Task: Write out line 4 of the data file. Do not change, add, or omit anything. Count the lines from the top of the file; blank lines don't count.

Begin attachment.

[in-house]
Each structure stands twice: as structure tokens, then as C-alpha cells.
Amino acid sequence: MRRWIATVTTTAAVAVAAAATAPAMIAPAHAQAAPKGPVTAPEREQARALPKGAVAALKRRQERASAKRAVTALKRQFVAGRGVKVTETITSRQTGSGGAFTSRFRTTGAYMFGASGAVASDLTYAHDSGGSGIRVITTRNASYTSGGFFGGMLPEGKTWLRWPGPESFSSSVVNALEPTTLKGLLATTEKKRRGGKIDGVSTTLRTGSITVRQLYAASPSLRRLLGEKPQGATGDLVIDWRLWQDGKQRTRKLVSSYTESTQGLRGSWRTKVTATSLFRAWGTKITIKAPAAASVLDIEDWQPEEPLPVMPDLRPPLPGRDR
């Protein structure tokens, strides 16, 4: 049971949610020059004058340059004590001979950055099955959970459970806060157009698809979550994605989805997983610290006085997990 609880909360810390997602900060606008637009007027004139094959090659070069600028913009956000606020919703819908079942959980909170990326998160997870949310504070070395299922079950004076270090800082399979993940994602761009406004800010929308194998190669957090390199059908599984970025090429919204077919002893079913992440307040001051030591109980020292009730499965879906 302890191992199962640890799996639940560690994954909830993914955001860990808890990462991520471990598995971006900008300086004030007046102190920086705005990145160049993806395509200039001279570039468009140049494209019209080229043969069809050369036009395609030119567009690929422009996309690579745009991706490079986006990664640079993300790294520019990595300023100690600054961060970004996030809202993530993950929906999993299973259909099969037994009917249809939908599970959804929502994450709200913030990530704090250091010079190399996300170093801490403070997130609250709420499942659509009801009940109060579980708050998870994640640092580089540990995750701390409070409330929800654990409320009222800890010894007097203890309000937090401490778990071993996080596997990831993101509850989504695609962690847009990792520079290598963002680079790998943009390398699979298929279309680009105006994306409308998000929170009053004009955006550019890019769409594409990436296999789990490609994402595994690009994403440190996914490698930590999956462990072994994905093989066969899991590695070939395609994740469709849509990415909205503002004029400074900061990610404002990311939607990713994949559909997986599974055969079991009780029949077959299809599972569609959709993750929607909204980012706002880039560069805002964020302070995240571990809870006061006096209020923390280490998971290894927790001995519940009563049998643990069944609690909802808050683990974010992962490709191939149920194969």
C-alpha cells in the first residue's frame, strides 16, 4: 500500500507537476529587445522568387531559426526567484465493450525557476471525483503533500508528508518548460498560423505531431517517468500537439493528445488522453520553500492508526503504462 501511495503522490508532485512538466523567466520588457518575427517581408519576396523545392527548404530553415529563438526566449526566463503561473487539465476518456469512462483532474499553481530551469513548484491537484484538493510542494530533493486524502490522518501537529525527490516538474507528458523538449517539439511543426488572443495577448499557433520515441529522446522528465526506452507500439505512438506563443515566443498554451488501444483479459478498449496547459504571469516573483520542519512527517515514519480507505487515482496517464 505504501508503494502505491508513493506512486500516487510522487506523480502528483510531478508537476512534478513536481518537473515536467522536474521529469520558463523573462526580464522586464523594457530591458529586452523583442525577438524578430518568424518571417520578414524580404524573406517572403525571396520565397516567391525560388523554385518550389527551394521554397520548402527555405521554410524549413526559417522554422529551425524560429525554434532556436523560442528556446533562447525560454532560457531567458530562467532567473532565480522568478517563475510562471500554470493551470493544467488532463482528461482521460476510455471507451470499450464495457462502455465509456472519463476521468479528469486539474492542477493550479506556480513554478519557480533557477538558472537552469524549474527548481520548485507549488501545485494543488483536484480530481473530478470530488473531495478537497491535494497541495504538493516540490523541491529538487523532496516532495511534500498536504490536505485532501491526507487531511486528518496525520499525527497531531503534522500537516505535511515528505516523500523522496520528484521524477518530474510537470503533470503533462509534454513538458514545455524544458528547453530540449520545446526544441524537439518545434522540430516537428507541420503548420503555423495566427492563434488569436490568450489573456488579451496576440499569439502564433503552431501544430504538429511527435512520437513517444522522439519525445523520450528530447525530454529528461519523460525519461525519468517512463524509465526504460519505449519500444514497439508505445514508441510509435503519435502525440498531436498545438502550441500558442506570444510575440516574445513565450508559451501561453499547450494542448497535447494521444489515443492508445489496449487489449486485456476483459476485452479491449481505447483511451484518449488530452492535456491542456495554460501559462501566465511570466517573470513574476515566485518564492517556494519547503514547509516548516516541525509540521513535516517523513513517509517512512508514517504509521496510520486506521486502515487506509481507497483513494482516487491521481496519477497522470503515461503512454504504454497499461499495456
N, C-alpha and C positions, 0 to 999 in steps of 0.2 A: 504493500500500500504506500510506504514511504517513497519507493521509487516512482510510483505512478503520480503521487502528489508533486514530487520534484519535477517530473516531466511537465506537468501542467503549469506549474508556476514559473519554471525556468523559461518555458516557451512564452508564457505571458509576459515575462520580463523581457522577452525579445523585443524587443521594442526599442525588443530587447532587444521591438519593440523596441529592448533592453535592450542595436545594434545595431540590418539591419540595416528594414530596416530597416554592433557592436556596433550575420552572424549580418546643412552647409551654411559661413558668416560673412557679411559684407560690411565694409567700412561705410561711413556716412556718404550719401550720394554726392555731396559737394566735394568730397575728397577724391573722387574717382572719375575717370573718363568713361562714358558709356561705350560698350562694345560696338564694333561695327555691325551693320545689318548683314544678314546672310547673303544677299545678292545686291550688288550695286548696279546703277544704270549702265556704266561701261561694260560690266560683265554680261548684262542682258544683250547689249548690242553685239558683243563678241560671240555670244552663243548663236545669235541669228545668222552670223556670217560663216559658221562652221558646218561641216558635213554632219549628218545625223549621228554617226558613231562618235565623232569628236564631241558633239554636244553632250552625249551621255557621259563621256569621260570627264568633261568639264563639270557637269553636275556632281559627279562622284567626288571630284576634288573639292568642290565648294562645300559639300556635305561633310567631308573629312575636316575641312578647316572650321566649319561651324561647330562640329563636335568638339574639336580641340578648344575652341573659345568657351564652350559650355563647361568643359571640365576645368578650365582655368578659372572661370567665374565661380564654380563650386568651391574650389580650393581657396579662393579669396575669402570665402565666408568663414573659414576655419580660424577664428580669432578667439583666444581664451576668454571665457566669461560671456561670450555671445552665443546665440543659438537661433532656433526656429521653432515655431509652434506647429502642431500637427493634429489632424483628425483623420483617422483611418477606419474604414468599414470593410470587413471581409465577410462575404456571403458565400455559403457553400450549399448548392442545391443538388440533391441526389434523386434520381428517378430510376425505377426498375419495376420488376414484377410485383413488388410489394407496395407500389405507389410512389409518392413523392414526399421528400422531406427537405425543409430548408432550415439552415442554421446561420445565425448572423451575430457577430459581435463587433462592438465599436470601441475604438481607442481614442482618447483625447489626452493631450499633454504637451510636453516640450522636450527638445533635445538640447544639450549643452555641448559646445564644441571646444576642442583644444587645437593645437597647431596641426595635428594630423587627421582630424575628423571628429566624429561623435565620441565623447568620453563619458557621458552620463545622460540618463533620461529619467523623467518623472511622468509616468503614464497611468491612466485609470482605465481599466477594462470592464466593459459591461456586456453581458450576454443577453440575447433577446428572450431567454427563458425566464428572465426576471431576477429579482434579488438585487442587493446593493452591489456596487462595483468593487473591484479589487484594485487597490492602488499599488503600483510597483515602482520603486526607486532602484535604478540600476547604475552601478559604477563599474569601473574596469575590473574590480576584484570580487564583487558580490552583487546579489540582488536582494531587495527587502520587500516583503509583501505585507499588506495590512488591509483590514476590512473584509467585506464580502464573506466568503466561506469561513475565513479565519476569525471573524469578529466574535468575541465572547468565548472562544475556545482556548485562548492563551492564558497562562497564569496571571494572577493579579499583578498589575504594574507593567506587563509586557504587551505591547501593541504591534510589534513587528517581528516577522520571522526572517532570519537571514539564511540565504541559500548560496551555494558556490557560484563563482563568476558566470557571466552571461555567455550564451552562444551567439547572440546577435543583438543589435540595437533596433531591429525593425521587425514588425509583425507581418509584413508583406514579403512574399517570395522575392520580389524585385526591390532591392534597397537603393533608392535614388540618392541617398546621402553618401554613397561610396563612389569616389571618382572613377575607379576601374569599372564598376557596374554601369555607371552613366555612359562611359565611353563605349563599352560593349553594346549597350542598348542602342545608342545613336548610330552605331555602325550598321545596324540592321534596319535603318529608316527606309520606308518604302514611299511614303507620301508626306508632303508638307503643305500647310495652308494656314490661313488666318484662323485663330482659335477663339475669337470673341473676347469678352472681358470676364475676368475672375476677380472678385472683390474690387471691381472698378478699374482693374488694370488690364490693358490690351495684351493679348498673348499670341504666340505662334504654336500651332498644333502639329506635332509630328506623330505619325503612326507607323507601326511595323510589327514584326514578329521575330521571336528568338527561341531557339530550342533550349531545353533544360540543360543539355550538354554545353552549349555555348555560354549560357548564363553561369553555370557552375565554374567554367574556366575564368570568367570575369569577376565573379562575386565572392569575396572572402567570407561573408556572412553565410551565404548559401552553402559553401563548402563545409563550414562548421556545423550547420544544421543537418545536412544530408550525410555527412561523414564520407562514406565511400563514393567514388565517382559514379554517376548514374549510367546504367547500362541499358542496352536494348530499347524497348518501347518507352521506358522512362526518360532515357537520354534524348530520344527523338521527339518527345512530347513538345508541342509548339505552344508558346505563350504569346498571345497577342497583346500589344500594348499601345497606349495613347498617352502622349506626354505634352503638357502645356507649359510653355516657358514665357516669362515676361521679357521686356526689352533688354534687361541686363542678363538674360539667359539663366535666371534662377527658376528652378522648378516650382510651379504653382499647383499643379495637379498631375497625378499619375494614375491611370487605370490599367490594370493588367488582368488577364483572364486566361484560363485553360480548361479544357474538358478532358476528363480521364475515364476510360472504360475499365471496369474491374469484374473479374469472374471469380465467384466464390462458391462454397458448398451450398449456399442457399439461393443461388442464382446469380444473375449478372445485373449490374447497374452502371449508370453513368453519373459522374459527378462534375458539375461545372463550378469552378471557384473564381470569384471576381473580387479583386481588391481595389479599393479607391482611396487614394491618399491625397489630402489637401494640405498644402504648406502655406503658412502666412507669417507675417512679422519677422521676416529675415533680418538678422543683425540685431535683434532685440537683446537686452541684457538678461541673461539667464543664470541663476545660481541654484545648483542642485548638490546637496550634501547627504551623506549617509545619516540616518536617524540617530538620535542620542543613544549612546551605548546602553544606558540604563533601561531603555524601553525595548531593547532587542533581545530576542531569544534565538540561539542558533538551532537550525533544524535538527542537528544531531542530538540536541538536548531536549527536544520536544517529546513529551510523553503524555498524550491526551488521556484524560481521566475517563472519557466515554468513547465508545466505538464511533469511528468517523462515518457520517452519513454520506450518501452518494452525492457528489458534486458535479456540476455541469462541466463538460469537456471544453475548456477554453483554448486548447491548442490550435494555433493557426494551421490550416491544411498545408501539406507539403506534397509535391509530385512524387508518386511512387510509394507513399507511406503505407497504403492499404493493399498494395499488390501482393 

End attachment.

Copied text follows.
């Protein structure tokens, strides 16, 4: 049971949610020059004058340059004590001979950055099955959970459970806060157009698809979550994605989805997983610290006085997990 609880909360810390997602900060606008637009007027004139094959090659070069600028913009956000606020919703819908079942959980909170990326998160997870949310504070070395299922079950004076270090800082399979993940994602761009406004800010929308194998190669957090390199059908599984970025090429919204077919002893079913992440307040001051030591109980020292009730499965879906 302890191992199962640890799996639940560690994954909830993914955001860990808890990462991520471990598995971006900008300086004030007046102190920086705005990145160049993806395509200039001279570039468009140049494209019209080229043969069809050369036009395609030119567009690929422009996309690579745009991706490079986006990664640079993300790294520019990595300023100690600054961060970004996030809202993530993950929906999993299973259909099969037994009917249809939908599970959804929502994450709200913030990530704090250091010079190399996300170093801490403070997130609250709420499942659509009801009940109060579980708050998870994640640092580089540990995750701390409070409330929800654990409320009222800890010894007097203890309000937090401490778990071993996080596997990831993101509850989504695609962690847009990792520079290598963002680079790998943009390398699979298929279309680009105006994306409308998000929170009053004009955006550019890019769409594409990436296999789990490609994402595994690009994403440190996914490698930590999956462990072994994905093989066969899991590695070939395609994740469709849509990415909205503002004029400074900061990610404002990311939607990713994949559909997986599974055969079991009780029949077959299809599972569609959709993750929607909204980012706002880039560069805002964020302070995240571990809870006061006096209020923390280490998971290894927790001995519940009563049998643990069944609690909802808050683990974010992962490709191939149920194969």